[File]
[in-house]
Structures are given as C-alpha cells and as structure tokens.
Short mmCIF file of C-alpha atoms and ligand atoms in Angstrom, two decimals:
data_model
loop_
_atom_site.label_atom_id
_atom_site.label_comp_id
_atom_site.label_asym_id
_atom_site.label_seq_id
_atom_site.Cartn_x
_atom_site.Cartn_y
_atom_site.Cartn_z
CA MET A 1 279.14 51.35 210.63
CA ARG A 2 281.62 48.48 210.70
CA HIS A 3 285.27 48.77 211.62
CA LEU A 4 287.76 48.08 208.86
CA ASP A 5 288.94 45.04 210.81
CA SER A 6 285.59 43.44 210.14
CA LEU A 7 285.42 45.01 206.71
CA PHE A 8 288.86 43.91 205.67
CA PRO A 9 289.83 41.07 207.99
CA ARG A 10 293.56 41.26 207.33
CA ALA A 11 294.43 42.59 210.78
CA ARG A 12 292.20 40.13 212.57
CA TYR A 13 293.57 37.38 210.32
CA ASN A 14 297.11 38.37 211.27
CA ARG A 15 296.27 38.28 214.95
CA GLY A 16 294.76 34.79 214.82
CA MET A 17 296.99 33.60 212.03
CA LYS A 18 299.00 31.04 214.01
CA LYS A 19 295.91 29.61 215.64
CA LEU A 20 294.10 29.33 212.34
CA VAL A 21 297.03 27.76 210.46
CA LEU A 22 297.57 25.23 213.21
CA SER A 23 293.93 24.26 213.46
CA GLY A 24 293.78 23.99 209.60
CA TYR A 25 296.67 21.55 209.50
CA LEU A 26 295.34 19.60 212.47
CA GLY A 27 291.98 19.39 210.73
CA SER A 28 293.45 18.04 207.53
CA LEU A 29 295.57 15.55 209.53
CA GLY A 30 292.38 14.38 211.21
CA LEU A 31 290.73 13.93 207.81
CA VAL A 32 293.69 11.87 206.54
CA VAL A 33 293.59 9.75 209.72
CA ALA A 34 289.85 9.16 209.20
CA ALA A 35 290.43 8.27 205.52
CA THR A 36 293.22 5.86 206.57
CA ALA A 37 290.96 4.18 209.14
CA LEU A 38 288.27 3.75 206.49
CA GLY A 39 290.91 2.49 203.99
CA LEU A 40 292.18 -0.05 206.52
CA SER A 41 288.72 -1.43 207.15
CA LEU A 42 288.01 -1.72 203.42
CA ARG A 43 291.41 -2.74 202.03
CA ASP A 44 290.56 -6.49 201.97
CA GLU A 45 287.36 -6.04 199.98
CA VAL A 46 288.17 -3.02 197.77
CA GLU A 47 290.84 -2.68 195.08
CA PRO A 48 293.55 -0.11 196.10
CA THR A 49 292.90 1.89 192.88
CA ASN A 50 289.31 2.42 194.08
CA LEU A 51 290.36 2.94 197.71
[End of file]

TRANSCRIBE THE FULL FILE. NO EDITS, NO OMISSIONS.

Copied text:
[in-house]
Structures are given as C-alpha cells and as structure tokens.
Short mmCIF file of C-alpha atoms and ligand atoms in Angstrom, two decimals:
data_model
loop_
_atom_site.label_atom_id
_atom_site.label_comp_id
_atom_site.label_asym_id
_atom_site.label_seq_id
_atom_site.Cartn_x
_atom_site.Cartn_y
_atom_site.Cartn_z
CA MET A 1 279.14 51.35 210.63
CA ARG A 2 281.62 48.48 210.70
CA HIS A 3 285.27 48.77 211.62
CA LEU A 4 287.76 48.08 208.86
CA ASP A 5 288.94 45.04 210.81
CA SER A 6 285.59 43.44 210.14
CA LEU A 7 285.42 45.01 206.71
CA PHE A 8 288.86 43.91 205.67
CA PRO A 9 289.83 41.07 207.99
CA ARG A 10 293.56 41.26 207.33
CA ALA A 11 294.43 42.59 210.78
CA ARG A 12 292.20 40.13 212.57
CA TYR A 13 293.57 37.38 210.32
CA ASN A 14 297.11 38.37 211.27
CA ARG A 15 296.27 38.28 214.95
CA GLY A 16 294.76 34.79 214.82
CA MET A 17 296.99 33.60 212.03
CA LYS A 18 299.00 31.04 214.01
CA LYS A 19 295.91 29.61 215.64
CA LEU A 20 294.10 29.33 212.34
CA VAL A 21 297.03 27.76 210.46
CA LEU A 22 297.57 25.23 213.21
CA SER A 23 293.93 24.26 213.46
CA GLY A 24 293.78 23.99 209.60
CA TYR A 25 296.67 21.55 209.50
CA LEU A 26 295.34 19.60 212.47
CA GLY A 27 291.98 19.39 210.73
CA SER A 28 293.45 18.04 207.53
CA LEU A 29 295.57 15.55 209.53
CA GLY A 30 292.38 14.38 211.21
CA LEU A 31 290.73 13.93 207.81
CA VAL A 32 293.69 11.87 206.54
CA VAL A 33 293.59 9.75 209.72
CA ALA A 34 289.85 9.16 209.20
CA ALA A 35 290.43 8.27 205.52
CA THR A 36 293.22 5.86 206.57
CA ALA A 37 290.96 4.18 209.14
CA LEU A 38 288.27 3.75 206.49
CA GLY A 39 290.91 2.49 203.99
CA LEU A 40 292.18 -0.05 206.52
CA SER A 41 288.72 -1.43 207.15
CA LEU A 42 288.01 -1.72 203.42
CA ARG A 43 291.41 -2.74 202.03
CA ASP A 44 290.56 -6.49 201.97
CA GLU A 45 287.36 -6.04 199.98
CA VAL A 46 288.17 -3.02 197.77
CA GLU A 47 290.84 -2.68 195.08
CA PRO A 48 293.55 -0.11 196.10
CA THR A 49 292.90 1.89 192.88
CA ASN A 50 289.31 2.42 194.08
CA LEU A 51 290.36 2.94 197.71